FAIR WEATHER: Trends and Coincidences-Suspense

Miami Art Fairs, Art Basel Miami Beach, Aqua, Art Miami, Bridge, Pulse, Red Dot, Scope, Rubell Collection
Already posted:
FAIR WEATHER: Deal or No Deal
FAIR WEATHER: The Containers
FAIR WEATHER: Art Imitates Art
FAIR WEATHER: Trends and Coincidences-Animals
FAIR WEATHER: Trends and Coincidences-Cut Paper
FAIR WEATHER: Trends and Coincidences-Looms with a View
FAIR WEATHER: Aqua Wynwood
FAIR WEATHER: Trends and Coincidences-Stacks and Bales
FAIR WEATHER: Trends and Coincidences-Giants
FAIR WEATHER: Trends and Coincidences-Manual Labor
FAIR WEATHER: Bridge, Both Locations

While not great in number, the suspended sculptures I saw were varied and interesting. I wish I had seen the installation of Pae White's cascade and Jacob Hashimoto's tiny ammassed parasols. Art is a challenge to make and can be more of a challenge to transport and install.

ABMB: Galleria Francesca Kaufman, Milan, with Pae White's magical cascade
Detail below

Art Miami: Cifo Foundation exhibition in the New Media area, with Madgalena Fernandez's light and video room

ABMB: At Hauser & Wirth, Zurich, Miroslaw Balka's, er, soap on a rope
Detail below

ABMB: At Mary Boone Gallery, Jacob Hashimoto's joyous multilevel, multilayer construction with hundreds of tiny parasols suspended between horizontal pegs.
(At first you think of those little things that come with tropical drinks, but the geometry of the elements and the sheer complexity of the structure quickly dispel any connection to the Tiki Tiki Lounge.)


laurencepr said...

I don't know about you but I'm getting sick of all the copycat art I see at different fairs and galleries.
Most prominent is the repetitive object pieces, the Tara Donovan knockoffs.
How much creativity does it take to string bars of soap, or stick little umbrellas on a background or for that matter take a hundred or a thousand of anything and put it together on a background.

Larry Dell

Joanne Mattera said...


Your comment reminds me of a story about Barnett Newman (told in the wonderful film about him that accompanied a huge show of his work a few years ago at the Philadelphia Museum). I'm giving you the gist, not the verbatim:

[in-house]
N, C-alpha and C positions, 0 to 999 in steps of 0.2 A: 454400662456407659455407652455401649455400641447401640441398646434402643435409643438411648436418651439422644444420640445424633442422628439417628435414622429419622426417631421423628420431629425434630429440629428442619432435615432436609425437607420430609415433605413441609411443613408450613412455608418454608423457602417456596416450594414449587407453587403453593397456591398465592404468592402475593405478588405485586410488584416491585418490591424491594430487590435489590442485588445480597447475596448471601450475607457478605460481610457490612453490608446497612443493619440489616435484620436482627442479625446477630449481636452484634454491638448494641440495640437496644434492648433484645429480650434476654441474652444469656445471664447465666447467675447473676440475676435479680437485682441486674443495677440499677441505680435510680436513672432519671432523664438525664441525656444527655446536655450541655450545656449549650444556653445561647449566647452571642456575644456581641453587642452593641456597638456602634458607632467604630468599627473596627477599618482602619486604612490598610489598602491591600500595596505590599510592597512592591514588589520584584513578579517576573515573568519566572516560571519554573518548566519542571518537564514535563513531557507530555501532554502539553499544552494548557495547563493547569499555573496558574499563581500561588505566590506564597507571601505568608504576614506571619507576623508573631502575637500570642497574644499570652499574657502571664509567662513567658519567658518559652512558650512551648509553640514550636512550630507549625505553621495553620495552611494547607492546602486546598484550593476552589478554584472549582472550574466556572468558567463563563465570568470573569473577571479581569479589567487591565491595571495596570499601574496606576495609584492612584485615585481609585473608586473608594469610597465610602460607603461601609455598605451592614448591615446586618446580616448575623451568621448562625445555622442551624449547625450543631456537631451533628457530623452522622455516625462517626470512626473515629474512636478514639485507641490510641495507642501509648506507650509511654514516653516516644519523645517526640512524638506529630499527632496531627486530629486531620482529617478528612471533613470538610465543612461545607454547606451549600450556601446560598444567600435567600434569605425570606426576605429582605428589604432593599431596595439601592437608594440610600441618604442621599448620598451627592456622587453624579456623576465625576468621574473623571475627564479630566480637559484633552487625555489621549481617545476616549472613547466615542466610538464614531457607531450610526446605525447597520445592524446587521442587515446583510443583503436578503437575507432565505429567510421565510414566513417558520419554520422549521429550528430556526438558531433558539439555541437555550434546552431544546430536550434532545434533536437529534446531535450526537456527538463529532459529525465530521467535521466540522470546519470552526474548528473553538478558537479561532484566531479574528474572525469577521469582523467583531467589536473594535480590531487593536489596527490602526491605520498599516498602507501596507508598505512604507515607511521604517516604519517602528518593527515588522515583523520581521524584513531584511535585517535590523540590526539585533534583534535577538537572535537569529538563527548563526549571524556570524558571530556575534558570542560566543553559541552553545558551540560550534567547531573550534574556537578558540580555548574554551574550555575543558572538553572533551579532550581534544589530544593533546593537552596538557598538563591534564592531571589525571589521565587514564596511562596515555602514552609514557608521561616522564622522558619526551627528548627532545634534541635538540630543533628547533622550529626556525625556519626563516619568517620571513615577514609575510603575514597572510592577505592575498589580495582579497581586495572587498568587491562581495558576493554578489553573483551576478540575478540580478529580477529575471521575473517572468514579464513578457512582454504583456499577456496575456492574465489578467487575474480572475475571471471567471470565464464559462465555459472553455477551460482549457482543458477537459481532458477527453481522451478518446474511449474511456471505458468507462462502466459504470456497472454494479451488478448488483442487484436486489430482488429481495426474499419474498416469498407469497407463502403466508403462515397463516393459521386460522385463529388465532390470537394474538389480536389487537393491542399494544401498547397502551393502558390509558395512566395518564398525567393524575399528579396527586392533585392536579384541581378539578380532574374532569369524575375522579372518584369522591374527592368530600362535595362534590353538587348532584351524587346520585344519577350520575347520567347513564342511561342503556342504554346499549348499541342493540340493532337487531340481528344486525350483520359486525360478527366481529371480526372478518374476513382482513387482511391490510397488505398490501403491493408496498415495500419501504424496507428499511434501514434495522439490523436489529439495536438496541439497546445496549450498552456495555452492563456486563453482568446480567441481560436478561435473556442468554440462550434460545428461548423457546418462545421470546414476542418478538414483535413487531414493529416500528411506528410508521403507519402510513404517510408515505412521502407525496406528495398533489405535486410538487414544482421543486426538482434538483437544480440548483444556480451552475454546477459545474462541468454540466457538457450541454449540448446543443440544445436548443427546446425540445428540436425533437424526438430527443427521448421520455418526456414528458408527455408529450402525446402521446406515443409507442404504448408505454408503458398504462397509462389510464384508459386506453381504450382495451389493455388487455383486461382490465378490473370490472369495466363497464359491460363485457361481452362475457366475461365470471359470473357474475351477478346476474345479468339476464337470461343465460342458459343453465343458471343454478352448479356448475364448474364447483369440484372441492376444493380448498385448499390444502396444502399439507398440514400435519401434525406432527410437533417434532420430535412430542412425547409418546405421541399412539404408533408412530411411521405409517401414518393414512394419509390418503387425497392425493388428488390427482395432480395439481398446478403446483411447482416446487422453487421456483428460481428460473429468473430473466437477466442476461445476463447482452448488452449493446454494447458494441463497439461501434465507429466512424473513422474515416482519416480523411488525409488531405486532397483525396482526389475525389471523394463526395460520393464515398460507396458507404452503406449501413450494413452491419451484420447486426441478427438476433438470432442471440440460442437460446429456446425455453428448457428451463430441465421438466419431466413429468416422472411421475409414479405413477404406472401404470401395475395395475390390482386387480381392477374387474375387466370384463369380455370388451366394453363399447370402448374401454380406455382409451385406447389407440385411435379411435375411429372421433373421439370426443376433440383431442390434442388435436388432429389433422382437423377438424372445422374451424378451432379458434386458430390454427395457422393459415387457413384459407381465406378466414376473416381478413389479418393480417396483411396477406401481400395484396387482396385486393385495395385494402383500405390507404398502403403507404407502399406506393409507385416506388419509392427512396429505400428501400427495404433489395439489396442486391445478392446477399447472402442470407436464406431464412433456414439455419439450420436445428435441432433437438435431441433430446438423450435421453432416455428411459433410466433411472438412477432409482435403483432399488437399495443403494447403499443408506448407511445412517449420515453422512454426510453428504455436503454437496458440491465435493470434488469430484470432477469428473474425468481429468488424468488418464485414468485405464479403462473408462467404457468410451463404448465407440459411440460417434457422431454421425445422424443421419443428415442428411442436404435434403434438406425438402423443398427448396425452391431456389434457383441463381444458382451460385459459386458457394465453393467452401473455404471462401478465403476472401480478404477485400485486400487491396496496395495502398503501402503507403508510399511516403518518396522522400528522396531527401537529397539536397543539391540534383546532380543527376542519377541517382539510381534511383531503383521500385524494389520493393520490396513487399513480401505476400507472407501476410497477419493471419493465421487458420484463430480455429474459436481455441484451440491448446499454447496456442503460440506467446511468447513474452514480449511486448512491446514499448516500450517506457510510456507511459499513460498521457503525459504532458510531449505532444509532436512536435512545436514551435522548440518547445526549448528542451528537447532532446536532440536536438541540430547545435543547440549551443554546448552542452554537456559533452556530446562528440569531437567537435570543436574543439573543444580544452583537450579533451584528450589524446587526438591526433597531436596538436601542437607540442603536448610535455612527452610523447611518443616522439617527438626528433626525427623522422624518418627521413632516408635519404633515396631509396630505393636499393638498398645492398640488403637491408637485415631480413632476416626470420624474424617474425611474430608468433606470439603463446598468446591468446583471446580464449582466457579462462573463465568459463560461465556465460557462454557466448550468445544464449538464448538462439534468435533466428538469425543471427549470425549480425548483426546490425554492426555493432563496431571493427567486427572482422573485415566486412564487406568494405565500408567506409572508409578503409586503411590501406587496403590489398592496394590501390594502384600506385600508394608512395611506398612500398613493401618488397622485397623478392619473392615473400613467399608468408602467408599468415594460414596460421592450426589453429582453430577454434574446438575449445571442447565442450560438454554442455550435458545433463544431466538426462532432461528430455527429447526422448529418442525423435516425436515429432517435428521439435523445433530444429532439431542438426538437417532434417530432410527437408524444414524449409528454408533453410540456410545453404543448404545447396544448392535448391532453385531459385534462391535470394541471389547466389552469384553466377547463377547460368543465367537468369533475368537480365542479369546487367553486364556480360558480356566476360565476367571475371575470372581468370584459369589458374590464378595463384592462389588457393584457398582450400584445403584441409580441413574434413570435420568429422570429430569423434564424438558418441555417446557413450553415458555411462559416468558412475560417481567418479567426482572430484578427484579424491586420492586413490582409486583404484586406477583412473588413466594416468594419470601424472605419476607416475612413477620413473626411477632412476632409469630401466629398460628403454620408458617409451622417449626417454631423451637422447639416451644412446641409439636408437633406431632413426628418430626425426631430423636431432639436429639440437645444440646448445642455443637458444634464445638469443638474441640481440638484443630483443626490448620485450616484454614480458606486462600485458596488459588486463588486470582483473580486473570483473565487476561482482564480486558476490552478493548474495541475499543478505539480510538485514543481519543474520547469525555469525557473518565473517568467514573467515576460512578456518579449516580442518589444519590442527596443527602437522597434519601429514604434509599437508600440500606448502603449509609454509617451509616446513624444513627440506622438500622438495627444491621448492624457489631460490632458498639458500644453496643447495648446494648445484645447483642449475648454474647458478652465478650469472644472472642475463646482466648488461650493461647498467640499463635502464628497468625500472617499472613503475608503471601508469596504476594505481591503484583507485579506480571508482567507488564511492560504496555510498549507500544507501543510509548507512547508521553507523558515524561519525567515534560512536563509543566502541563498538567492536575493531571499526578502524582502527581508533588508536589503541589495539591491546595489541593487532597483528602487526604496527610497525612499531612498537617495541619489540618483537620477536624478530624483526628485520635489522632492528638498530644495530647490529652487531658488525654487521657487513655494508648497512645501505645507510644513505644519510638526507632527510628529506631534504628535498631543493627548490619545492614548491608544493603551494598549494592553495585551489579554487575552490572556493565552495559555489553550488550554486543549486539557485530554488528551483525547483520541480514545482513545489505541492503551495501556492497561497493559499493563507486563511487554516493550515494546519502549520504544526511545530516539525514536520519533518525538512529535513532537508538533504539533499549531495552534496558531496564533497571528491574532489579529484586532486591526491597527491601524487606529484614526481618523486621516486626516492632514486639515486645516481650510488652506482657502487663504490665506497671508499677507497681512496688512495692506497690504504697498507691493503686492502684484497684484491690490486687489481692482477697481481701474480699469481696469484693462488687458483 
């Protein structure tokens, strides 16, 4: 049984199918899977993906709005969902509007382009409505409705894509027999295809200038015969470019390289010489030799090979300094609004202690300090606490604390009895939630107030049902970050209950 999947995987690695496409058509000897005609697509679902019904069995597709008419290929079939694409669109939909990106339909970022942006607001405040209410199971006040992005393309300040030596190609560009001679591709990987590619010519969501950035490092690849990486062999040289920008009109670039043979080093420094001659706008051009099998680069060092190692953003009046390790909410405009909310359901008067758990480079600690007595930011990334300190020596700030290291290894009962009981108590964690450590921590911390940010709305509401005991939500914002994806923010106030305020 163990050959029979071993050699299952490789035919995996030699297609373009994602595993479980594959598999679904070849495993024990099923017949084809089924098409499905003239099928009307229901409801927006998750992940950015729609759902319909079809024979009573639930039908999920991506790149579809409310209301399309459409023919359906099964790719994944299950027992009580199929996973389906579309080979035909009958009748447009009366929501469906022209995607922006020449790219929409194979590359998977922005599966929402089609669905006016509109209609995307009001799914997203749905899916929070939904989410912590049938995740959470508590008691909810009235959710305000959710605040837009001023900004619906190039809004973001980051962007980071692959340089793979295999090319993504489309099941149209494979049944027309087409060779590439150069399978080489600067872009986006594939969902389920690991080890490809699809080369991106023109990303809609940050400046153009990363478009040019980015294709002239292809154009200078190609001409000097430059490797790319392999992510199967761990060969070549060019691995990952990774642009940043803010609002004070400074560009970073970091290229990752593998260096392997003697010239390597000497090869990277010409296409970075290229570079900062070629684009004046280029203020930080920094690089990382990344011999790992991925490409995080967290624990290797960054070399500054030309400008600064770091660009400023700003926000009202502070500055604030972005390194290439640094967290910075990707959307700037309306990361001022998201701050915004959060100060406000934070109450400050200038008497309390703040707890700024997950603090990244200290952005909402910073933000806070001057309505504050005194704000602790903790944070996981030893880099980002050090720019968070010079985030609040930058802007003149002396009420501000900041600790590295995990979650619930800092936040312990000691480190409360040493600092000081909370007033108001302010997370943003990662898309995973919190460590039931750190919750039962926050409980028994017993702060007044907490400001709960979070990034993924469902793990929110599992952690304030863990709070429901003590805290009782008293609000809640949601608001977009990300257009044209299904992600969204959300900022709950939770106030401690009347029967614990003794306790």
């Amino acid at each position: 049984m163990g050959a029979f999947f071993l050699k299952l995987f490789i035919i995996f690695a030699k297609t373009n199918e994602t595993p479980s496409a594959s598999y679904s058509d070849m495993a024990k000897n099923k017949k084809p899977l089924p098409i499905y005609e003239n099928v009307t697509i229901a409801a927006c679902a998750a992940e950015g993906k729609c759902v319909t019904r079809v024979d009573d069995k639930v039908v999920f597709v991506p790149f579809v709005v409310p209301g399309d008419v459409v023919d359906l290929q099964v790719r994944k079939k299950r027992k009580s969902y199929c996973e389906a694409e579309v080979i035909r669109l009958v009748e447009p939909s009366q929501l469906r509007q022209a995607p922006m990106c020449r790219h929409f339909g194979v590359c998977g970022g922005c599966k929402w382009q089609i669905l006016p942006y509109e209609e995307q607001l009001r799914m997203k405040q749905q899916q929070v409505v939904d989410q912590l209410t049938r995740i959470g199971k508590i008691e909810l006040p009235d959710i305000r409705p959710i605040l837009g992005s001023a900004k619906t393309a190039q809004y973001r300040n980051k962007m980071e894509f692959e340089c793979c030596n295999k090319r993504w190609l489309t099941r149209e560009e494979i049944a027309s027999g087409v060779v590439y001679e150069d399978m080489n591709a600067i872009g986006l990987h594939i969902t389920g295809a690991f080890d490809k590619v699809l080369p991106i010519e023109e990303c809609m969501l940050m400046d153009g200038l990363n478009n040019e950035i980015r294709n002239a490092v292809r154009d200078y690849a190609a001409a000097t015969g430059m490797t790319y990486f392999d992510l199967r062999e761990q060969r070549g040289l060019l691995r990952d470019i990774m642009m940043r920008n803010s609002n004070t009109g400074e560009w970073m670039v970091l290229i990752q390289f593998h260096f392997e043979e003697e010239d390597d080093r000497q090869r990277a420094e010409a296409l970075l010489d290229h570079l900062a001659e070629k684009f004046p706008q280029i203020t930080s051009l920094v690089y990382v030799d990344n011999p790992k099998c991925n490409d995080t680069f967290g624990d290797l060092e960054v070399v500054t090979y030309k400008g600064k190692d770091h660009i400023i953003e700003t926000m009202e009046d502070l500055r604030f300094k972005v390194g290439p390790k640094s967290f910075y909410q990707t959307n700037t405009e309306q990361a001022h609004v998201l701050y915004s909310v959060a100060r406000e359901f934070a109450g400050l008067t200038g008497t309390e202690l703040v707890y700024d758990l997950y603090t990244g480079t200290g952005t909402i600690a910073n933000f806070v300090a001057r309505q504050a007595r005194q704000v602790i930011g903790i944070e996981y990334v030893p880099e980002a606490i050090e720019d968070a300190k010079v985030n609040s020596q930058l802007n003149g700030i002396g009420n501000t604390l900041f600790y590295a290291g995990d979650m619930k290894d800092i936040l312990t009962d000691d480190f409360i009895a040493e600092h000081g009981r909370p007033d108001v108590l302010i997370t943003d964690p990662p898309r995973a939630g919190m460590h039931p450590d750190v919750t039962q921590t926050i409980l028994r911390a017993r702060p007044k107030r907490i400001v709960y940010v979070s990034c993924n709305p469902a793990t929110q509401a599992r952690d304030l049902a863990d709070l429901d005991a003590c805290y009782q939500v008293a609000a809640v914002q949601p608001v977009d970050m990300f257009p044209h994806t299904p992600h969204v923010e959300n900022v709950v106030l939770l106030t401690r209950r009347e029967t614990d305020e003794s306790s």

Someone says, "I saw Newman's new paintings. They're all the same."

The friend said, "You mean they're all the same color?"

"Then they're all the same size?"

"They're all the same proportion?"

"They're all the same composition?"

"Well, then I guess they're not all the same."

Choosing which things to amass, how to amass them, how to present them all involve creative decisions. Tara Donovan, while a genius at what she does, is not the first artist to use commonplace materials nor will she be the last.

As for Jacob Hashimoto, the umbrella-sculpture guy, here's a great video of him working: http://www.studiolacitta.it/Assets/Video/Jacob2006/jacob.html

laurencepr said...

Several differences btw what Newman was doing and the trend I mentioned.1-Newman's work evolved within the context of powerful movement, Abstract Expressionism. 2-He was breaking new ground. 3-His work was breaking new ground and stretching the definition of expression painting. The Tara Donovan like work I see, has none of those qualities. A lot of it is young artists looking too many art magazines and doing what's hot.


Joanne Mattera said...


I was responding specifically to your comment about the little umbrellas (re Jacob Hashimoto's work, which I find to be a unique combination of culture, craft and art), and generally to your comment about amassing "a hundred or thousand of anything."

I don't disagree with you about the problem of copycatting. I did a post about it a while back, and it got quite a bit of response--apparently I wasn't alone in my experience.

On the other hand, Donovan doesn't hold the patent on amassing materials. Before she did her undulating floor of cups, Maya Lin did her undulating lawn using the earth itself.

An interesting topic.